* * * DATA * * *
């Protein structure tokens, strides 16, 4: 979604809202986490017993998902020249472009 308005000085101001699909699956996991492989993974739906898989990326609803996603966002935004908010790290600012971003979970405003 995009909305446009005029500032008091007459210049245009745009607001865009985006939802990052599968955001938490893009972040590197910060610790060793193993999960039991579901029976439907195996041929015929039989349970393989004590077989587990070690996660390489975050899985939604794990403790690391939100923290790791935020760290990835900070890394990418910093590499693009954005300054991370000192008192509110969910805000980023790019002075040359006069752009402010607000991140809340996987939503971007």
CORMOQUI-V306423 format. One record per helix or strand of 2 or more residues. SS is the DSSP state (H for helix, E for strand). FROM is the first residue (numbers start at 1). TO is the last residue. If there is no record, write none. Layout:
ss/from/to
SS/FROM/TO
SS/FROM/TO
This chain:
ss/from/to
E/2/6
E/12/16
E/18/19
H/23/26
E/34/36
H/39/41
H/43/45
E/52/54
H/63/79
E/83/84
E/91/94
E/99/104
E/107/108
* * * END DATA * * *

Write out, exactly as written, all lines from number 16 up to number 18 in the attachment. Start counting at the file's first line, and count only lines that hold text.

H/63/79
E/83/84
E/91/94